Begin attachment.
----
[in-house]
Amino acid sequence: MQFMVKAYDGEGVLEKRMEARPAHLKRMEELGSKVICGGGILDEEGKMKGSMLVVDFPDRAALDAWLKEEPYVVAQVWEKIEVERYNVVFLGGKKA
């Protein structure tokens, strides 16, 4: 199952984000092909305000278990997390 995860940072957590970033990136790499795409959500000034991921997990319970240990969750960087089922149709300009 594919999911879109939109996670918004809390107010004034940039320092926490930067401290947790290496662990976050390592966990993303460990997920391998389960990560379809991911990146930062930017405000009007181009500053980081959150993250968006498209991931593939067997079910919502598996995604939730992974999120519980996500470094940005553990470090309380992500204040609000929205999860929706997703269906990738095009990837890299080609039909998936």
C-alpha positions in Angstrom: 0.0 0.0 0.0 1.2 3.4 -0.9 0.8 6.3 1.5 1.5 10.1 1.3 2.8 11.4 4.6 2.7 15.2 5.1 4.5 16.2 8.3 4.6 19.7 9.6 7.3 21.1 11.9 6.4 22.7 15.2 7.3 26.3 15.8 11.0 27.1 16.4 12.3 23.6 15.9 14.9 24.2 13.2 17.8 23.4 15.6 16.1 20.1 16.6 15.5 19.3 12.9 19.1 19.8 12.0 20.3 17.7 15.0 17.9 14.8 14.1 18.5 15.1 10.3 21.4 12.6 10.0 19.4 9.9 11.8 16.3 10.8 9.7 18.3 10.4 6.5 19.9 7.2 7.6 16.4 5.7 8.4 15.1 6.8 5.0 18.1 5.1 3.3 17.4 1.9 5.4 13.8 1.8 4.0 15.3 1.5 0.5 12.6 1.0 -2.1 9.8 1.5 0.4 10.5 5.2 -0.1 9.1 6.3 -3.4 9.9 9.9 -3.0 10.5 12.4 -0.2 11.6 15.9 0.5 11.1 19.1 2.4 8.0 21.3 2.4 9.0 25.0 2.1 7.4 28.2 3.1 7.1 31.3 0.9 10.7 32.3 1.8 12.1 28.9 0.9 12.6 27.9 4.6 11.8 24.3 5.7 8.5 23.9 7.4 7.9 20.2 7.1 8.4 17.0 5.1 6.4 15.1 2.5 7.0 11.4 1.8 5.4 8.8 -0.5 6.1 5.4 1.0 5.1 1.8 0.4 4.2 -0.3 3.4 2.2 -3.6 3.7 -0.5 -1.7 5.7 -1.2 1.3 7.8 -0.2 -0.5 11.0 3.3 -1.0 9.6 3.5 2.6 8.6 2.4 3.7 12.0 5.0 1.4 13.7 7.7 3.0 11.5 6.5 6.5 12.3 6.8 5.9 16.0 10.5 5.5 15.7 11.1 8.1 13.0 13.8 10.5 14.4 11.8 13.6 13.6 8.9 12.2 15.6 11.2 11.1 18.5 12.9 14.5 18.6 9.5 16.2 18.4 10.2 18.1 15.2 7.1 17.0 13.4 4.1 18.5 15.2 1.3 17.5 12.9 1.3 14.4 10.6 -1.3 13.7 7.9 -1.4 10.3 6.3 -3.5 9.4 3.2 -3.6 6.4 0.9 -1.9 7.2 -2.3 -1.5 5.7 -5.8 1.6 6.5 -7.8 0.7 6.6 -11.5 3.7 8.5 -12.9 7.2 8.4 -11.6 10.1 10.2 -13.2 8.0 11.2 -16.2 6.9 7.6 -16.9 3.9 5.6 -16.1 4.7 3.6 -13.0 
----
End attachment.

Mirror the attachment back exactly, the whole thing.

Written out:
[in-house]
Amino acid sequence: MQFMVKAYDGEGVLEKRMEARPAHLKRMEELGSKVICGGGILDEEGKMKGSMLVVDFPDRAALDAWLKEEPYVVAQVWEKIEVERYNVVFLGGKKA
């Protein structure tokens, strides 16, 4: 199952984000092909305000278990997390 995860940072957590970033990136790499795409959500000034991921997990319970240990969750960087089922149709300009 594919999911879109939109996670918004809390107010004034940039320092926490930067401290947790290496662990976050390592966990993303460990997920391998389960990560379809991911990146930062930017405000009007181009500053980081959150993250968006498209991931593939067997079910919502598996995604939730992974999120519980996500470094940005553990470090309380992500204040609000929205999860929706997703269906990738095009990837890299080609039909998936």
C-alpha positions in Angstrom: 0.0 0.0 0.0 1.2 3.4 -0.9 0.8 6.3 1.5 1.5 10.1 1.3 2.8 11.4 4.6 2.7 15.2 5.1 4.5 16.2 8.3 4.6 19.7 9.6 7.3 21.1 11.9 6.4 22.7 15.2 7.3 26.3 15.8 11.0 27.1 16.4 12.3 23.6 15.9 14.9 24.2 13.2 17.8 23.4 15.6 16.1 20.1 16.6 15.5 19.3 12.9 19.1 19.8 12.0 20.3 17.7 15.0 17.9 14.8 14.1 18.5 15.1 10.3 21.4 12.6 10.0 19.4 9.9 11.8 16.3 10.8 9.7 18.3 10.4 6.5 19.9 7.2 7.6 16.4 5.7 8.4 15.1 6.8 5.0 18.1 5.1 3.3 17.4 1.9 5.4 13.8 1.8 4.0 15.3 1.5 0.5 12.6 1.0 -2.1 9.8 1.5 0.4 10.5 5.2 -0.1 9.1 6.3 -3.4 9.9 9.9 -3.0 10.5 12.4 -0.2 11.6 15.9 0.5 11.1 19.1 2.4 8.0 21.3 2.4 9.0 25.0 2.1 7.4 28.2 3.1 7.1 31.3 0.9 10.7 32.3 1.8 12.1 28.9 0.9 12.6 27.9 4.6 11.8 24.3 5.7 8.5 23.9 7.4 7.9 20.2 7.1 8.4 17.0 5.1 6.4 15.1 2.5 7.0 11.4 1.8 5.4 8.8 -0.5 6.1 5.4 1.0 5.1 1.8 0.4 4.2 -0.3 3.4 2.2 -3.6 3.7 -0.5 -1.7 5.7 -1.2 1.3 7.8 -0.2 -0.5 11.0 3.3 -1.0 9.6 3.5 2.6 8.6 2.4 3.7 12.0 5.0 1.4 13.7 7.7 3.0 11.5 6.5 6.5 12.3 6.8 5.9 16.0 10.5 5.5 15.7 11.1 8.1 13.0 13.8 10.5 14.4 11.8 13.6 13.6 8.9 12.2 15.6 11.2 11.1 18.5 12.9 14.5 18.6 9.5 16.2 18.4 10.2 18.1 15.2 7.1 17.0 13.4 4.1 18.5 15.2 1.3 17.5 12.9 1.3 14.4 10.6 -1.3 13.7 7.9 -1.4 10.3 6.3 -3.5 9.4 3.2 -3.6 6.4 0.9 -1.9 7.2 -2.3 -1.5 5.7 -5.8 1.6 6.5 -7.8 0.7 6.6 -11.5 3.7 8.5 -12.9 7.2 8.4 -11.6 10.1 10.2 -13.2 8.0 11.2 -16.2 6.9 7.6 -16.9 3.9 5.6 -16.1 4.7 3.6 -13.0 